It is the fastest hunk of junk in the galaxy and capable of completing the Kessel Run in less than 12 parsecs.
What is less well known about the Millennium Falcon is it truly was the last ship to be built at the Royal Pembroke Dockyard.
Now an exhibition will tell the story of how Han Solo's beloved spaceship was built in an aircraft hangar in the Pembrokeshire town in spring 1979.
It will tell the story with photographs, film, models and costumes.
The project was so secret it was codenamed The Magic Roundabout, but eventually word of the "UFO" being built in the western hangar got out.
A BBC Wales crew even paid a visit to the team at Marcon Fabrications who were tasked with building the gigantic intergalactic cruiser.
The engineers normally worked for petrochemical and oil companies.
It took three months to build before being transported to Elstree Studios for production of the Oscar-winning The Empire Strikes Back.
The giant life-sized model can been seen in the scenes at the beginning of the film on the frozen planet of Hoth when the Rebel Alliance's secret base is under attack.
An £8,000 grant from the National Lottery Heritage Fund has allowed locals to tell the story of how the fastest ship in the galaxy was built.
Work on the Millennium Falcon exhibition at the Pembroke Dock Heritage Centre, which opens on Monday, has been going on for some time under the watchful eye of local Star Wars expert and enthusiast Mark Williams.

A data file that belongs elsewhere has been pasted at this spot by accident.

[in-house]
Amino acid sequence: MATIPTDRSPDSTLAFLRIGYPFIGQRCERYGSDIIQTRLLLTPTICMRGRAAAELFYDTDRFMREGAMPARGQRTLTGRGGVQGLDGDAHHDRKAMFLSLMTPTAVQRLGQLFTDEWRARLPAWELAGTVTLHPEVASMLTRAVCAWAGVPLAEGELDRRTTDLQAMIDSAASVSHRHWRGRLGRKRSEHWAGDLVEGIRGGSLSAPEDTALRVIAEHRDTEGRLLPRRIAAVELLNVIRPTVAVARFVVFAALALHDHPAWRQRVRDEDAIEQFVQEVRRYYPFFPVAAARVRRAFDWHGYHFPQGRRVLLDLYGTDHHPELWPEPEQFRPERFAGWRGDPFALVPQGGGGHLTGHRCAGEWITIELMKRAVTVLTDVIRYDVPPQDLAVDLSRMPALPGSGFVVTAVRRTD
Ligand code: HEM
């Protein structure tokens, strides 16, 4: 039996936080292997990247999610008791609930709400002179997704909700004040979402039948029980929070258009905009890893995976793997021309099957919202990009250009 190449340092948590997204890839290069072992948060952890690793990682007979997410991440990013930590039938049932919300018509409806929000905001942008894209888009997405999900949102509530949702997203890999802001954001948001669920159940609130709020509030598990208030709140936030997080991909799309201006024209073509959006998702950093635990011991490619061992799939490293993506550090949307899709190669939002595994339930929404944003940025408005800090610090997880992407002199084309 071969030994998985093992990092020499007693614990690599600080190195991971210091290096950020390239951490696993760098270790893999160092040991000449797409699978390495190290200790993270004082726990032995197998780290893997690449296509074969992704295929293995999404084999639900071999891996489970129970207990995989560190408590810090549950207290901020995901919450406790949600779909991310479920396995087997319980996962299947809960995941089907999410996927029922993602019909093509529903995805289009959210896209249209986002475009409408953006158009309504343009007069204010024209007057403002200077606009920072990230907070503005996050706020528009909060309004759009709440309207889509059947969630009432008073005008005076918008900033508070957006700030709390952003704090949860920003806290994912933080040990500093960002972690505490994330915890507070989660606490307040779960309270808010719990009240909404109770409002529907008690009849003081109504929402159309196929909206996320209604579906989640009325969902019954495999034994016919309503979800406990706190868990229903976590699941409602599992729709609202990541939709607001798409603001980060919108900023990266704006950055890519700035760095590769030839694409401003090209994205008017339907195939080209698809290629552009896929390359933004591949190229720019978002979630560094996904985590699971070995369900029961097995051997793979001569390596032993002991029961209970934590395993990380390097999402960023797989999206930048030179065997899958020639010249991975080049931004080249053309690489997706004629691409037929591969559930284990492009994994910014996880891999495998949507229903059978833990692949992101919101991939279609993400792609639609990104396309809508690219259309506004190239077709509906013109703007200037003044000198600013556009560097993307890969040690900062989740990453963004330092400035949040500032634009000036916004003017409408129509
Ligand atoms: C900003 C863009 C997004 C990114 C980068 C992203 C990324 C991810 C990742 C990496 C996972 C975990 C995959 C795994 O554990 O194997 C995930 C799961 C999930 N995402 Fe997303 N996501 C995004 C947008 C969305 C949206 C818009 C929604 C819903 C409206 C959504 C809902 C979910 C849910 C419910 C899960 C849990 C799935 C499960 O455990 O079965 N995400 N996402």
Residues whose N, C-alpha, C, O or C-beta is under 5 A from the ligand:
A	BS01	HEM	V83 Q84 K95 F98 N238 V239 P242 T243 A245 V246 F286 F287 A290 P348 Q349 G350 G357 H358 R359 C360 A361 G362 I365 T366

"George Lucas set a new standard in both storytelling and filmmaking with Star Wars and the story of the Millennium Falcon being built in Pembroke Dock was big news at the time.
"The whole world knew about it, then the story faded into legend."
"The idea of a town in west Wales making a significant contribution to this incredible story by being the place where one of the most iconic star ships in science fiction history was built, creates a mixture of disbelief, awe and pride."
In an exclusive interview for BBC Wales, the general manager of Lucasfilm, Lynwen Brennan, who is from Pembrokeshire, admitted she did not know about the link between her home county and Star Wars until 10 years ago
"It's just so fabulous to find there is that common connection. I think that the force must be strong with Pembrokeshire!
"One of the things I love about this is it feels so very Star Wars, that there was this secret band of rebels, away in a warehouse in Pembroke Dock, and doing incredible work.
"There's something that's very authentic about that and the fact that the falcon was built in an authentic shipyard by these incredible craftspeople.
"I think that leads to why Star Wars has resonated and lasted so long because it feels real.
"There is such a level of detail in the scenery, the props, the ships, and because they are built by incredible craftspeople, that's what comes over on screen. That's why people are able to dive into this world and lose themselves in this world."
Ms Brennan was raised in Penally before making her mark with the company behind the Star Wars films and said she definitely plans to visit the exhibition when she is home in Wales at the end of June.
"I love the fact that it's in the town my mum was born in and I still have a lot of family in Pembroke Dock, so I have a huge connection. Pembrokeshire is still my home."